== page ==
The disable time interval of the clock-counter circuit is controlled by a potentiometer that varies the resistance value of the RC (Resistor Capacitor) time constant for the clock frequency of the clock-counter circuits. In this manner the clock frequency is inversely proportional to the duration of the disable times. Time scales are assigned to the potentiometer that varies the resistance value in ohms and controls the duration of disable times.
The normally closed contacts of the relay are spliced into the common return wires for all zone control solenoids of the lawn sprinkler system. The programmed cycle of lawn sprinkler system is not effected by the disabled zone control solenoids. The lawn sprinkler system continues its normal cycle with the Rainfall Detection and Disable Control System preventing the zone control solenoid from being energized and thus preventing water from flowing to the sprinkler heads.
The above and other objects, features, and advantages of the invention will be better understood by reading the following more particular description of the invention, presented in conjunction with the following drawings, wherein:
FIG. 1 shows an external view of the Rainfall Detector and Disable Control System. It shows the control enclosure with the calibrated potentiometer access hole, TEST switch and CLEAR switch access holes along with the dual level rainfall detection LEDs.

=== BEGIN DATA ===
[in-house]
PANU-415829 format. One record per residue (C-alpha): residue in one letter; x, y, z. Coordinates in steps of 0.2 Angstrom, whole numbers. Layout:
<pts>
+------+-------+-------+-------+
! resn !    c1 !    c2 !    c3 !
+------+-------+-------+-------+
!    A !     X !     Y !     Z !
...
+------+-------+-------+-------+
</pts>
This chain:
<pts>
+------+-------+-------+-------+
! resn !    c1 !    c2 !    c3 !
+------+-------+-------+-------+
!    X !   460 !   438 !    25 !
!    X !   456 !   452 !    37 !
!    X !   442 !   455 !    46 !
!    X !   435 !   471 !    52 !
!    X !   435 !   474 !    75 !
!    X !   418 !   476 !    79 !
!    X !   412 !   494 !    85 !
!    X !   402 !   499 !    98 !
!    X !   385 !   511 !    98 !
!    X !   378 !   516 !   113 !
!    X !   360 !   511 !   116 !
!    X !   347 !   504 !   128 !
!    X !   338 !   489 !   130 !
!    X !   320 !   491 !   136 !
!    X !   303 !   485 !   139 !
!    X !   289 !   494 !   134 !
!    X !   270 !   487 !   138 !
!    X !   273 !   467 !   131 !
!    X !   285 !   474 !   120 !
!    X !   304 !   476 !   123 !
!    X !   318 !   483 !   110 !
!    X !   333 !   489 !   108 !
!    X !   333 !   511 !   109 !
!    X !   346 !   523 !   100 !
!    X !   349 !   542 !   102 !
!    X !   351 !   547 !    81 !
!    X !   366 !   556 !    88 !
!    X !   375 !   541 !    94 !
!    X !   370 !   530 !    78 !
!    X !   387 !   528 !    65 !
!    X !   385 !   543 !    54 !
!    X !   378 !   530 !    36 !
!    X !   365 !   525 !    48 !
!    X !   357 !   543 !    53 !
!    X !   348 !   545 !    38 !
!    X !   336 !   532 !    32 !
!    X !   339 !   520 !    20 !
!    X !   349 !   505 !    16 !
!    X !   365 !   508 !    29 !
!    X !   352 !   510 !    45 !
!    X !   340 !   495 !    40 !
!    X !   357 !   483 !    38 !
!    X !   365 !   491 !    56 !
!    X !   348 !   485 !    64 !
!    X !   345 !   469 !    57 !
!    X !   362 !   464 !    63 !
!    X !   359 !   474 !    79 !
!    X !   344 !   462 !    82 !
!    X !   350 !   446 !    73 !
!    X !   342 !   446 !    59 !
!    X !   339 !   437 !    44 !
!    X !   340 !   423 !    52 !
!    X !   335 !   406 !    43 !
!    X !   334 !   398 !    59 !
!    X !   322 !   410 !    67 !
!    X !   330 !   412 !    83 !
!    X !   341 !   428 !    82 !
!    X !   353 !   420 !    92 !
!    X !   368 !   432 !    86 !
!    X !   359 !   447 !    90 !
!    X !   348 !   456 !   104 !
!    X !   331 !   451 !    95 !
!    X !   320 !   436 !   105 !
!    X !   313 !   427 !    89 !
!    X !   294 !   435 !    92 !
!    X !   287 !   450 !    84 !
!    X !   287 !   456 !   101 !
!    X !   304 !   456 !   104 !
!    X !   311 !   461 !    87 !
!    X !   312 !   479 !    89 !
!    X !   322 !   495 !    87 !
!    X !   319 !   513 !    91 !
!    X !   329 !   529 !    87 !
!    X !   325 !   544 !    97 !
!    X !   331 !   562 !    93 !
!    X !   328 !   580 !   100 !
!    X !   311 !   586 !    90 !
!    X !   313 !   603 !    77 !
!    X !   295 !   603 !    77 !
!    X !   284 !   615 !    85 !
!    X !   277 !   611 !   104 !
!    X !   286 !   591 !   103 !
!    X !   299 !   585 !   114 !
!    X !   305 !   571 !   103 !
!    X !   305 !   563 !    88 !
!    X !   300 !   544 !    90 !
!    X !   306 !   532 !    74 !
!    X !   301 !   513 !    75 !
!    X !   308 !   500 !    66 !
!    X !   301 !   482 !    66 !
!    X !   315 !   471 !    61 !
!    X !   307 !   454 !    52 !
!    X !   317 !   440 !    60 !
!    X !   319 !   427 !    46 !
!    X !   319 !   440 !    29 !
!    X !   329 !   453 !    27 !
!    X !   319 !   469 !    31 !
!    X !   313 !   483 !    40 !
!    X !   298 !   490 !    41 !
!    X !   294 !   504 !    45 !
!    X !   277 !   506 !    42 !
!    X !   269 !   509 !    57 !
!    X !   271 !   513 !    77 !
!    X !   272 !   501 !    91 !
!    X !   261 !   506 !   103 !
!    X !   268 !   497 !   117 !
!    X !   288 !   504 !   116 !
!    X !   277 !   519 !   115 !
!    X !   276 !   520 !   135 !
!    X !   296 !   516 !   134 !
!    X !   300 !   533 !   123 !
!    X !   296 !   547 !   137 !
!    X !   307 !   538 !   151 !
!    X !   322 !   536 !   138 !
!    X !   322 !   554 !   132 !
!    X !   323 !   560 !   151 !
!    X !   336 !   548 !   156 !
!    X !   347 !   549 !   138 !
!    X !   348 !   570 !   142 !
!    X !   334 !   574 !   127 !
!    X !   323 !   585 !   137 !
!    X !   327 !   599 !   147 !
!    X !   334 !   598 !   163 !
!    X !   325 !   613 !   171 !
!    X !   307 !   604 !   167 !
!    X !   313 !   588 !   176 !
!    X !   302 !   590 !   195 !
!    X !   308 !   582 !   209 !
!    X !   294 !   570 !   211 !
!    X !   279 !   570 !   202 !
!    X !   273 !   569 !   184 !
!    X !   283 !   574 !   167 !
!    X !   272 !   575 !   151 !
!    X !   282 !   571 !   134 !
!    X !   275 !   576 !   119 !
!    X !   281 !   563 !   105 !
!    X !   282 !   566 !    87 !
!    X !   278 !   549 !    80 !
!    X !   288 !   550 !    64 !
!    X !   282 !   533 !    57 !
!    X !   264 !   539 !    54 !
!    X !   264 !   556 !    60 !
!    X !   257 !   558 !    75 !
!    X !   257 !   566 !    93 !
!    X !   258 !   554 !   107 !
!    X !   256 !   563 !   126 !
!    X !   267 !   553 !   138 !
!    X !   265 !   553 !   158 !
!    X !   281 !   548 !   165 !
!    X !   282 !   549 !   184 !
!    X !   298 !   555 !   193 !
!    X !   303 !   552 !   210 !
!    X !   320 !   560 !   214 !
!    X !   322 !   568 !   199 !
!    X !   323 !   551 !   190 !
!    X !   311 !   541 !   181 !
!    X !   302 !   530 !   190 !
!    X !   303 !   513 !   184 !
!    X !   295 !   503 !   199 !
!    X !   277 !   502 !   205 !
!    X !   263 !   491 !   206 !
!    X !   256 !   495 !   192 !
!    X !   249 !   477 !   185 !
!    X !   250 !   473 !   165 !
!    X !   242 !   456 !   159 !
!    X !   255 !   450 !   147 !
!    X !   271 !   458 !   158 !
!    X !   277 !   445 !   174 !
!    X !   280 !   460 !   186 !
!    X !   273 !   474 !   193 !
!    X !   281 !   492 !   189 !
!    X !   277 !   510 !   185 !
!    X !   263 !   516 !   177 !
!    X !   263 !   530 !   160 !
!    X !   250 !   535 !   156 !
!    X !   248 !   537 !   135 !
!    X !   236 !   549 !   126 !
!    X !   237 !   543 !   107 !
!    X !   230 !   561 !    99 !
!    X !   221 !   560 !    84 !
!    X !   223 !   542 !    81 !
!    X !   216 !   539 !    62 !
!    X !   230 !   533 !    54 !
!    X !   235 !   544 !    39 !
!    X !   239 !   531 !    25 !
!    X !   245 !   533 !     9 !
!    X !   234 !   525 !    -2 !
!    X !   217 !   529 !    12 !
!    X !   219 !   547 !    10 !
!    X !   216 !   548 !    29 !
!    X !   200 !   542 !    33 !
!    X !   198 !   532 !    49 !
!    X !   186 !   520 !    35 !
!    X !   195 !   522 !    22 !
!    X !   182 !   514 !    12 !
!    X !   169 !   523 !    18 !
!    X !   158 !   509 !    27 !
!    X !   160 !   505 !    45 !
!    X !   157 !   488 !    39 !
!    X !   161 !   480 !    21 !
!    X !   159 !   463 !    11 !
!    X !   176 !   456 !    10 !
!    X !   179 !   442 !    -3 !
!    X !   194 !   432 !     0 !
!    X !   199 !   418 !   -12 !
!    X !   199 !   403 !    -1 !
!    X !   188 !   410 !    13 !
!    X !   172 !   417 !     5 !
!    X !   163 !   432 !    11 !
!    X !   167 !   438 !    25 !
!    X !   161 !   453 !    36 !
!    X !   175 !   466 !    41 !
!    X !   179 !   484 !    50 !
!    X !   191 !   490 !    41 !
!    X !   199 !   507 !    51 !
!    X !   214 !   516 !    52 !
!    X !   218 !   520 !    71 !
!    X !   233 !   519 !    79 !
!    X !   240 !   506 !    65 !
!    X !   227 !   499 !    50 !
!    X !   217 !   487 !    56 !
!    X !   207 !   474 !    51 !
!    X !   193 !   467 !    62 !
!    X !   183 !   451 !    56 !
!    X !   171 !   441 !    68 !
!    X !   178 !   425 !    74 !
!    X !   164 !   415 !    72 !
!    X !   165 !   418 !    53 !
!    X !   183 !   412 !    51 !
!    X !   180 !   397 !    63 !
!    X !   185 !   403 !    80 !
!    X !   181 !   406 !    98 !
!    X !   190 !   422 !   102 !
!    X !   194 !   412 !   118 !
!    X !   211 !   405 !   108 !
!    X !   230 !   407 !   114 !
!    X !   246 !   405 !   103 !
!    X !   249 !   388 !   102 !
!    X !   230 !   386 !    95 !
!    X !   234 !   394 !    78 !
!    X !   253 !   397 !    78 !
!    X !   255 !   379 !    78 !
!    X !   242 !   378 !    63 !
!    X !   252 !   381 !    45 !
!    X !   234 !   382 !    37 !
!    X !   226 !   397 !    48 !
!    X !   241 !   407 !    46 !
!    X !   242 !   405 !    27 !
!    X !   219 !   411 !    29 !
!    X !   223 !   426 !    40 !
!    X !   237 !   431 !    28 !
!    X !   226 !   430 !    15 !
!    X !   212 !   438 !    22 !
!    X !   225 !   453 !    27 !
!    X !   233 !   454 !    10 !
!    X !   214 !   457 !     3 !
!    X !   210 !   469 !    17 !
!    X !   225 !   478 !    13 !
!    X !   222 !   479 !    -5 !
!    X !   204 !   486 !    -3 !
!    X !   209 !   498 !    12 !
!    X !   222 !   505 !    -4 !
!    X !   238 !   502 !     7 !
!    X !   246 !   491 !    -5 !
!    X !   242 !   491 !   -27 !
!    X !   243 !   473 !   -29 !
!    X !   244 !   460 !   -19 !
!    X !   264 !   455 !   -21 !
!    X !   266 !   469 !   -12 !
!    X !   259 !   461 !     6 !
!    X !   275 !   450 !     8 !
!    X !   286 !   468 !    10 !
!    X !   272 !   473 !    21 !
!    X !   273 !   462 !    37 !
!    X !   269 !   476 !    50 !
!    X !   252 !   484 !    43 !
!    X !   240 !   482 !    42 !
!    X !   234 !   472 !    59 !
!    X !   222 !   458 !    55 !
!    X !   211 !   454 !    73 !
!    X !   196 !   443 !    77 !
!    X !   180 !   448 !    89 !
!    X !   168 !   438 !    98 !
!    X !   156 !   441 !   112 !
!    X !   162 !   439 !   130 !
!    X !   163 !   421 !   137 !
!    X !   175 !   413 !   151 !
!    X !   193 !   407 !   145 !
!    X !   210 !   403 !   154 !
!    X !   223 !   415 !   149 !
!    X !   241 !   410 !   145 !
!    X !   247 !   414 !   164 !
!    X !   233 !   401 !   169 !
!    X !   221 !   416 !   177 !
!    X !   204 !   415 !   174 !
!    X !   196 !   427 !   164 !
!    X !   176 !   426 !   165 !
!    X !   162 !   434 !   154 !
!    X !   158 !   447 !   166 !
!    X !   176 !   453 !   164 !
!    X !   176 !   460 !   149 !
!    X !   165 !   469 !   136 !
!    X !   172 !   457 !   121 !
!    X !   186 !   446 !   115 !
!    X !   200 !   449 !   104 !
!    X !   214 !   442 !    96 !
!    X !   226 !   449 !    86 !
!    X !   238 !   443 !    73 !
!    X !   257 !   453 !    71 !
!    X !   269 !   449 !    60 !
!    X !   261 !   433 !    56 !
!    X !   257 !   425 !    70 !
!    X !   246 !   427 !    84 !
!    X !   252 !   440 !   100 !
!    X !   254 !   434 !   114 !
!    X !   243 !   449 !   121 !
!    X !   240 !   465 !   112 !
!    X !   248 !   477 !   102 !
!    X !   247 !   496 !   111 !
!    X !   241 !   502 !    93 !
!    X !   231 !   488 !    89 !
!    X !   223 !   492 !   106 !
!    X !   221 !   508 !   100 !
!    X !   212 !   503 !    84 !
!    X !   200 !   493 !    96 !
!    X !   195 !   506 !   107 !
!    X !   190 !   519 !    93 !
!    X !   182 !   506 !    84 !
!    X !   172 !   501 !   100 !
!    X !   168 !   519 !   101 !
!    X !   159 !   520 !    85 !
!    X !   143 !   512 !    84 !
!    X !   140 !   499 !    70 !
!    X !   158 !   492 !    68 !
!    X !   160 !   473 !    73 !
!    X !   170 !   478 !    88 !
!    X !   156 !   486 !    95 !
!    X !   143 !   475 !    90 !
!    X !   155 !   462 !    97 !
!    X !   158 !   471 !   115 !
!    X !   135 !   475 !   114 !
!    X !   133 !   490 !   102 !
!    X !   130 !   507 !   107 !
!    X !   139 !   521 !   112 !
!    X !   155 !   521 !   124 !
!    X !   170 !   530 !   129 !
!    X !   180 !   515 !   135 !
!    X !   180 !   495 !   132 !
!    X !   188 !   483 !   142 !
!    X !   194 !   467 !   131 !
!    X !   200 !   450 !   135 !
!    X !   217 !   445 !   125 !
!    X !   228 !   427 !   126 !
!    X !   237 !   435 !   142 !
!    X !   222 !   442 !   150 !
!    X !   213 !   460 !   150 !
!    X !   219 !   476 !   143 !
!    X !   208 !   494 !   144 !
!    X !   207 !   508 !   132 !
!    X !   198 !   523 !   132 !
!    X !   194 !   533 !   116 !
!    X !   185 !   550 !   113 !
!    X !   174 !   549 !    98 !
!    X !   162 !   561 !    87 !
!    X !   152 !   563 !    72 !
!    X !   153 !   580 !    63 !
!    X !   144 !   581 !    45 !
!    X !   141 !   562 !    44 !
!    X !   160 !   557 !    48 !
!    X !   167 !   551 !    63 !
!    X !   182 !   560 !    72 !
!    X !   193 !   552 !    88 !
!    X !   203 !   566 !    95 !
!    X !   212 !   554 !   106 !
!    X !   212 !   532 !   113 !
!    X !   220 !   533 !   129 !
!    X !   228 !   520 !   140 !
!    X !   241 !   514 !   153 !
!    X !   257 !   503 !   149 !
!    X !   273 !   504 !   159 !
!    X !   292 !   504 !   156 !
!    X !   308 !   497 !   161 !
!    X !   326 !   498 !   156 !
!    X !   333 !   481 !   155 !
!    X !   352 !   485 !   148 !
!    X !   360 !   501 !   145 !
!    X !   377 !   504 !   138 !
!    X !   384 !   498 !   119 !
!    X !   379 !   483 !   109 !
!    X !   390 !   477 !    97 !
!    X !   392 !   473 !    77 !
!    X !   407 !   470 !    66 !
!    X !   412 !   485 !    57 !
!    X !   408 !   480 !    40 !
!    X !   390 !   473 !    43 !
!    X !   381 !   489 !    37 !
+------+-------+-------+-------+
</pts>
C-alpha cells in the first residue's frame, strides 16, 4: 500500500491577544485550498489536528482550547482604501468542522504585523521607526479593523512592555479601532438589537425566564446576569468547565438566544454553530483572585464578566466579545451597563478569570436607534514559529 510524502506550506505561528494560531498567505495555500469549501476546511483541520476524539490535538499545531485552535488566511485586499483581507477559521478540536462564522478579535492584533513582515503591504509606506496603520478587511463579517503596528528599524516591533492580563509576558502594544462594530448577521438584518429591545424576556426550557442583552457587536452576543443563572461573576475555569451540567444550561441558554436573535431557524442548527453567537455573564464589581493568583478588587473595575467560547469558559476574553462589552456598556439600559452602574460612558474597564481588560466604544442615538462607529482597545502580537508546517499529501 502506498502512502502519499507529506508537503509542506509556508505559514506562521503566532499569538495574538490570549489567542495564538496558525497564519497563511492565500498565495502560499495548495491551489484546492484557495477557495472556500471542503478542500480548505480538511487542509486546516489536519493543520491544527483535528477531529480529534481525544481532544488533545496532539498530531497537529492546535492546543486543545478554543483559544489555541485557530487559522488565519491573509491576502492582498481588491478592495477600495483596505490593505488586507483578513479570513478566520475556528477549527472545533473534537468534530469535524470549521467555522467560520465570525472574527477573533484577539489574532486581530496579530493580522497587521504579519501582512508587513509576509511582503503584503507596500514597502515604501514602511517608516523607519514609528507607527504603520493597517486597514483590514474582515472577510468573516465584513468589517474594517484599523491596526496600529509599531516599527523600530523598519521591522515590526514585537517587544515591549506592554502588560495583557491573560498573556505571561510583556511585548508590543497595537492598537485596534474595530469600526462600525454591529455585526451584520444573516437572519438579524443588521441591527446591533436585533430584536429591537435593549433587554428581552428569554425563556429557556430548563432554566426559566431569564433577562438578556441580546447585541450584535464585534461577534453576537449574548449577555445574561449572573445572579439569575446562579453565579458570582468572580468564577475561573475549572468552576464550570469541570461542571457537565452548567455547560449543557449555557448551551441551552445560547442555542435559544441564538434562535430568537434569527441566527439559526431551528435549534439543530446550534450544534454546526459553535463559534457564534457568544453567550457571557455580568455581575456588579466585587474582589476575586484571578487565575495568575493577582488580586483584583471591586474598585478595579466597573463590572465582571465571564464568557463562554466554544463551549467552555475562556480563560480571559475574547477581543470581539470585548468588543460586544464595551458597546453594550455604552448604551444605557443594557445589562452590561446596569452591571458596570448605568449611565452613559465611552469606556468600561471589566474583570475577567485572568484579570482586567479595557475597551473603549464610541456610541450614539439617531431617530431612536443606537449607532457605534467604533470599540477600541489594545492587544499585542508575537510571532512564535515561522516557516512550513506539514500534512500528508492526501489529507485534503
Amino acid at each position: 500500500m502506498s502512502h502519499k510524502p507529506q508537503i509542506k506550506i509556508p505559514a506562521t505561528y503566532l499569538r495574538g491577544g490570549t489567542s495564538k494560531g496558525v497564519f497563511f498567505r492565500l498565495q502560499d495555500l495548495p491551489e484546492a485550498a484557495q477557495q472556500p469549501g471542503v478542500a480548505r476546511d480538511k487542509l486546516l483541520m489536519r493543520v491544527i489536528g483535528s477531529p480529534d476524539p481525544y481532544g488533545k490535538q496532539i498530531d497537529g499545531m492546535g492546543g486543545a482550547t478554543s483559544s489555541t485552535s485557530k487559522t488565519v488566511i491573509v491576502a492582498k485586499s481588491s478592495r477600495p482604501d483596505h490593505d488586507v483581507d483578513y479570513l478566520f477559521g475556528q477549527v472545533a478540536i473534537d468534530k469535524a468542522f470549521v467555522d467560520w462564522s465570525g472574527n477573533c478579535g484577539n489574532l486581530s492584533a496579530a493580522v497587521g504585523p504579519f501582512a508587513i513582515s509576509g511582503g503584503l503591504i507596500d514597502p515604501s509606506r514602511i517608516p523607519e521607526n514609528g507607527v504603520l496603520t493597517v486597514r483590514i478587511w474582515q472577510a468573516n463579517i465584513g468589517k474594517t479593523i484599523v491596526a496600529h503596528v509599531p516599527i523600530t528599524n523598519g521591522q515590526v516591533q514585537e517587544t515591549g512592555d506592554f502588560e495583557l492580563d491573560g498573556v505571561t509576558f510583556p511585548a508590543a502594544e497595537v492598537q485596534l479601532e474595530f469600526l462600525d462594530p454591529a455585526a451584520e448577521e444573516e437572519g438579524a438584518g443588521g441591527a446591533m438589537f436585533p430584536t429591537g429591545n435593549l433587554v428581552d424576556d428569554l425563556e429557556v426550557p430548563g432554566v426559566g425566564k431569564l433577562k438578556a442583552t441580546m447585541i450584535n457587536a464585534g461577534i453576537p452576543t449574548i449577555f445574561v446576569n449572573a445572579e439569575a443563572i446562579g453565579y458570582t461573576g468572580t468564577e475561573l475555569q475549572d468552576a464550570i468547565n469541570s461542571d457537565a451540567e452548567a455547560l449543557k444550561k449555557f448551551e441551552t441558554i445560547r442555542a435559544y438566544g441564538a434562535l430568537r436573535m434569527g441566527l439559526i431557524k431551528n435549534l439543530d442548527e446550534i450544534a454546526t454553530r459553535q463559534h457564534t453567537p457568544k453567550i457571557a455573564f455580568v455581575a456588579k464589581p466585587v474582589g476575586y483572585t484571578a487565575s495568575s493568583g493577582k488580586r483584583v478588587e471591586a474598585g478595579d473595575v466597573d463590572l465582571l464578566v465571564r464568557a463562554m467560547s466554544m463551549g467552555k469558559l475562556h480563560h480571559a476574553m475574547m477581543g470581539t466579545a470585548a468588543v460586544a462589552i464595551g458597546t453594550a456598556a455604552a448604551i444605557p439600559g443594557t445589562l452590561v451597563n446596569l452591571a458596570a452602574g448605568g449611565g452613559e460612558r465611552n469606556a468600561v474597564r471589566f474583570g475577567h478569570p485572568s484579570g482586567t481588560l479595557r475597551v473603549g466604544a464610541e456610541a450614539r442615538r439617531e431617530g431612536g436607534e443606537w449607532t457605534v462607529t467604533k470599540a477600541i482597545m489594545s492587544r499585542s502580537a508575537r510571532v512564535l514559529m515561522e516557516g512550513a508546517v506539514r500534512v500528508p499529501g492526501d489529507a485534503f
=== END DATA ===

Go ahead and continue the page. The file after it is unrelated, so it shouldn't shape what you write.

FIG. 1 also shows the associated connecting cables, adjustable and fixed probe mounts and calibrated rain collection container with two mounting methods.
FIG. 2 shows a block diagram of the Rainfall Detector and Disable Control System and shows the connections to the lawn sprinkler system for the 24 volt AC electrical power and the connecting splice into the 24 volt AC common solenoids zone control line.
FIG. 2 also shows the water detection probes, the connecting cable, and their interface to both the detection circuitry and the rainfall collection container.
FIG. 3 shows a circuit schematic diagram of the electronics and logical function of the Rainfall Detector and Disable Control System.
The following description is of the best presently contemplated mode of carrying out the present invention. This description is not to be taken in a limiting sense but is made merely for the purpose of describing the general principles of the invention. The scope of the invention should be determined by referencing the appended claims.
FIG. 1 shows a front view of the enclosure 1 for the Rainfall Detector and Disable Control System. Referring now to FIG. 1, the Rainfall Detector and Disable Control System enclosure 1 contains a scale 10 which is calibrated in disable times for both minutes and days. A potentiometer 20 (beneath the access hole) is attached to a resistor network (not shown) and is used to adjust the resistance value for controlling the clock frequency for the counter integrated circuits which counts the number of cycles that determine disable time intervals for the desired number of minutes/days for both detection probes.